Germany Invades and Occupies Luxembourg
The first overt act of war on the Western front occurred at 1:30 o'clock on the morning of Sunday, August 2, 1914, when a detail of German officers in motor cars crossed the Moselle River at Wasserbilig and entered the Duchy of Luxembourg, whose neutrality Germany had guaranteed.
They scoffed at the little Duchess of Luxembourg, who thought to block their passage by maneuvering her motor car across the roadway; sneered at the Luxembourg "army" of 300 gendarmes that lined the roadway; ignored the protests of the burgomaster and proceeded to the seizure of the Adolf bridge. Trêves and Luxembourg were occupied the same day.
Presently, the movement of German cavalry across the bridge began, and before evening von Buelow's army of the Moselle had occupied the Duchy of Luxembourg. On the same day, clashes occurred between border patrols at Longwy and Luneville, French frontier towns.
At 7 o'clock on the same Sunday evening, the German Minister to the court of Belgium, Herr von Below-Saleske, presented a "highly confidential" note to M. Davignon, the Belgian Minister for Foreign Affairs, falsely alleging that the German government had received reliable information of the intention of the French forces to invade Belgium through the valley of the Meuse, and declaring Germany's purpose to come to Belgium's aid and "forestall this attack of the enemy."
If Belgium should consent to the German invasion and exhibit a friendly attitude, the German government would guarantee the kingdom and its possessions in their whole extent, and give indemnity for any damage resulting. If, on the contrary, Belgium should behave in a hostile manner toward the German troops, Germany would consider Belgium as an enemy.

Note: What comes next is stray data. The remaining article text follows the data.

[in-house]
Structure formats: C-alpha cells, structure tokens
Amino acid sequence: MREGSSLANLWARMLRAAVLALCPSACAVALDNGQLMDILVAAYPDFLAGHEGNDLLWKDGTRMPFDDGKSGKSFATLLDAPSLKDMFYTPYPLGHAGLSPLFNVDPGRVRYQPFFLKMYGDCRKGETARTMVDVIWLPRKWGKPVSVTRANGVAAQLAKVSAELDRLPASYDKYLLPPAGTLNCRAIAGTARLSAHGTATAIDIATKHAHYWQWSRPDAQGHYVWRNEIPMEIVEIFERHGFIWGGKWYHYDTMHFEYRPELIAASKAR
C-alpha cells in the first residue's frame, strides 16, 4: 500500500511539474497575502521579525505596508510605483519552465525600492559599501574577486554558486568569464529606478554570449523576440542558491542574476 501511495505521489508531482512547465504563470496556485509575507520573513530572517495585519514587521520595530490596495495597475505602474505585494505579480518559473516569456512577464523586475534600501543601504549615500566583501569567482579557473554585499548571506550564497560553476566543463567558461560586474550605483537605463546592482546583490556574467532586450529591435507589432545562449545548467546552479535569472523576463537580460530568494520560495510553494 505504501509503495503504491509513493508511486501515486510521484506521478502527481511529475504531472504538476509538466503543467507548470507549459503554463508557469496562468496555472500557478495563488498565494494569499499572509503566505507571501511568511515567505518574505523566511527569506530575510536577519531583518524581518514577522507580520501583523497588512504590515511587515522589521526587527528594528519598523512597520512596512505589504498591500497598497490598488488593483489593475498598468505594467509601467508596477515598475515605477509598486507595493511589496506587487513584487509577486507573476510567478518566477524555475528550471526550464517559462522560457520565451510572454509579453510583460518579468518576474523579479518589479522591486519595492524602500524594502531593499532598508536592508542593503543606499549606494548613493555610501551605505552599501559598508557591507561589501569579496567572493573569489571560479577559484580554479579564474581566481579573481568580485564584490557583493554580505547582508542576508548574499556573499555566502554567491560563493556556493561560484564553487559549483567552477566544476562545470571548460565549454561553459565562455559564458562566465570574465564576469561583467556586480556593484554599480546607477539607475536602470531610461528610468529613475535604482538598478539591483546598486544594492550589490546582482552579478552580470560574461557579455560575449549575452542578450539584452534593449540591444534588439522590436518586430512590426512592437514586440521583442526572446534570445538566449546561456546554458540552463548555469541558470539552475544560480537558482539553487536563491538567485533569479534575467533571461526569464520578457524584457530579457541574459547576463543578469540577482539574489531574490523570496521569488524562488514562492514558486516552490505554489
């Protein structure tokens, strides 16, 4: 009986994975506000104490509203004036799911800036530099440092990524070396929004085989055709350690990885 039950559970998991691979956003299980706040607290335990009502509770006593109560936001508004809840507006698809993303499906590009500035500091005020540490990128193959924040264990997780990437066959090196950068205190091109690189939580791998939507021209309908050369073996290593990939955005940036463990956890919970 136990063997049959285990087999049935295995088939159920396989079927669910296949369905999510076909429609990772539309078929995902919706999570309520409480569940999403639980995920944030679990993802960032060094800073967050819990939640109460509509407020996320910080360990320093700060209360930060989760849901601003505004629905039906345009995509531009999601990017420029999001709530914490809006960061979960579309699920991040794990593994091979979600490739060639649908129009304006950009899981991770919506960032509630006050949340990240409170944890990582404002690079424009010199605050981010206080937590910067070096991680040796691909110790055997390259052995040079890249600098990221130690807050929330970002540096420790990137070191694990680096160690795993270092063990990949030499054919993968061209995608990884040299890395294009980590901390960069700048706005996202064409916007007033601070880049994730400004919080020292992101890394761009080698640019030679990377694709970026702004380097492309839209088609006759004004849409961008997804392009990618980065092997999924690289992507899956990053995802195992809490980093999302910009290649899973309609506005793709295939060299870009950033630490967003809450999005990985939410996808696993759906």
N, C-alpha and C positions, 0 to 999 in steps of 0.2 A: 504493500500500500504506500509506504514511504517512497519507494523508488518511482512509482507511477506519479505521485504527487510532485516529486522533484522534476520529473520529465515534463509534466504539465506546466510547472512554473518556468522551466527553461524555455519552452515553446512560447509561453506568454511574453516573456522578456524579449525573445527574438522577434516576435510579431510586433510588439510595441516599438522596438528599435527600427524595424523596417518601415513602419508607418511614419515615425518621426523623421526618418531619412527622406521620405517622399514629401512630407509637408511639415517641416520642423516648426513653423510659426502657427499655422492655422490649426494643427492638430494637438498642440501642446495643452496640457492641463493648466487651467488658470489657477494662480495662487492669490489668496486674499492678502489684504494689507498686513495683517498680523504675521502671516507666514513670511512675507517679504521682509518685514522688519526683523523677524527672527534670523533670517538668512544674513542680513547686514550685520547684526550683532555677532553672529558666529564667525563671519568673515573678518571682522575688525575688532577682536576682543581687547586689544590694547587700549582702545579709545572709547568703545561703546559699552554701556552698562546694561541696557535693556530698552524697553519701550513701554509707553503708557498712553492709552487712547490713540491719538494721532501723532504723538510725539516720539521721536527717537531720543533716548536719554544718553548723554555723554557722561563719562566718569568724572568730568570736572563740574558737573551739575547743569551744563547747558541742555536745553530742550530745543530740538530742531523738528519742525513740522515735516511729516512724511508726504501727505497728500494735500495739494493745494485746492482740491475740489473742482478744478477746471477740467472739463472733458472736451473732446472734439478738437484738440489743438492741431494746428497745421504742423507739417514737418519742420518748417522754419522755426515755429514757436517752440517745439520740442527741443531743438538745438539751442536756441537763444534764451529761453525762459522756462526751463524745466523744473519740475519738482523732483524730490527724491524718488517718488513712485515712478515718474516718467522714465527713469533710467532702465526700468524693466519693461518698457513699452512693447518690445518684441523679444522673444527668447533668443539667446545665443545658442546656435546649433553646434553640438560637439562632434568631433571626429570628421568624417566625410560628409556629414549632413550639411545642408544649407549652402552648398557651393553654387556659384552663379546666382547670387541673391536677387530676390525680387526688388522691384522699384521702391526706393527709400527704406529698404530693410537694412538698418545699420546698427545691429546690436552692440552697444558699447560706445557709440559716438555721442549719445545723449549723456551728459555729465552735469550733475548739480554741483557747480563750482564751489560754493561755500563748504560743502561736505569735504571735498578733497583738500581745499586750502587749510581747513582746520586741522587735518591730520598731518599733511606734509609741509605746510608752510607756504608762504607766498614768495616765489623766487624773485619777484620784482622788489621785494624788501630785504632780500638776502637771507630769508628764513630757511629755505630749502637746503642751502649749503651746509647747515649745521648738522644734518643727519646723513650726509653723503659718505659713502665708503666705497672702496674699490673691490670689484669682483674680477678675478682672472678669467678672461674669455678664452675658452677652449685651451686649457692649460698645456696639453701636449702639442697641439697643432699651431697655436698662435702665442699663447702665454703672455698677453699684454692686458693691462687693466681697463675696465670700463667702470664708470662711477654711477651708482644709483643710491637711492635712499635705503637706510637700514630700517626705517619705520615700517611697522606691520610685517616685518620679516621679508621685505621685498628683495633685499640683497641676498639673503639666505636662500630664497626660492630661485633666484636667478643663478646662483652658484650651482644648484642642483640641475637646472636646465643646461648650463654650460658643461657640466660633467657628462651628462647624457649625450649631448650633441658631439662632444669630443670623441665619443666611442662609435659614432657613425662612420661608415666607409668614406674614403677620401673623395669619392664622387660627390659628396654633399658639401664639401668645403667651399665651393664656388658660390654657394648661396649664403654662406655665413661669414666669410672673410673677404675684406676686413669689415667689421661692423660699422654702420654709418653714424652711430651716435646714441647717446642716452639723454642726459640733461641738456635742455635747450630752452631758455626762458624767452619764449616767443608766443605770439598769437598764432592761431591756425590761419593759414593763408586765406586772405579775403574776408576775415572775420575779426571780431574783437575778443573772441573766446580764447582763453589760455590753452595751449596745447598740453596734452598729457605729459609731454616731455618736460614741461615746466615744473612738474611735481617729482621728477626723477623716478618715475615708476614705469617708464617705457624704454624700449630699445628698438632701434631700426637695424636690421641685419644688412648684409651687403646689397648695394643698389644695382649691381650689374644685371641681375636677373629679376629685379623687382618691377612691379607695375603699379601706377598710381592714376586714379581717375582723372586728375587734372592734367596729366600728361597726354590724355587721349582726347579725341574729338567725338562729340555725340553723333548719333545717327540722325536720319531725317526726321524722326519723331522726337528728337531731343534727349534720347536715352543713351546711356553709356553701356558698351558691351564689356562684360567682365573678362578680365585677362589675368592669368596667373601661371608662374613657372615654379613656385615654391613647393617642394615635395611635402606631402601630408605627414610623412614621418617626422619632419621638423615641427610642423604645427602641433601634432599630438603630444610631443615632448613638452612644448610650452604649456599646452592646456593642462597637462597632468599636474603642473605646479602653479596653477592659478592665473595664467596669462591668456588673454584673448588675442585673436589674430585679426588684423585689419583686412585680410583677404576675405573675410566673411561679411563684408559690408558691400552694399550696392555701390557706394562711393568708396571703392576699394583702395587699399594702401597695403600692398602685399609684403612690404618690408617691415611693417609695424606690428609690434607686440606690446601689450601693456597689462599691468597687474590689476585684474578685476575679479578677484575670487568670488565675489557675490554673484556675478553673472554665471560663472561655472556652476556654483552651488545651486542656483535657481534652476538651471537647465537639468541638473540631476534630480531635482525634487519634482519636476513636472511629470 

The Belgian Minister, on the following day, replied that the intentions attributed to France were in contradiction with the express declarations made to Belgium on August 1 by the French government ; that in event of a violation of Belgian neutrality by France, Belgium would offer the most vigorous opposition to the invader "without German assistance," and closing with the firm declaration that "the attempt against her independence with which the German government threatens her, would constitute a flagrant violation of international law," and that the Belgian government "has firmly resolved to repulse by every means in her power any attack upon her rights."
Germany, thereupon, threw off the mask of hypocrisy and proceeded with her plans for the invasion of Belgium.
The Imperial Chancellor, Dr. von Beth- mann-Hollweg, in a speech to the Reichstag on August 3, announcing the occupation of Luxemburg by German troops, publicly acknowledged that the invasion was "in contradiction to the rules of international law," but justifying the act on the plea of "necessity," and pledging the German government to "right the wrong as soon as our military ends have been reached."
Luxembourg was invaded and occupied by Germany during the First World War, but was allowed to maintain its independence and political mechanisms. It was again invaded and subject to German occupation in the Second World War in 1940, and was formally annexed into the Third Reich in 1942.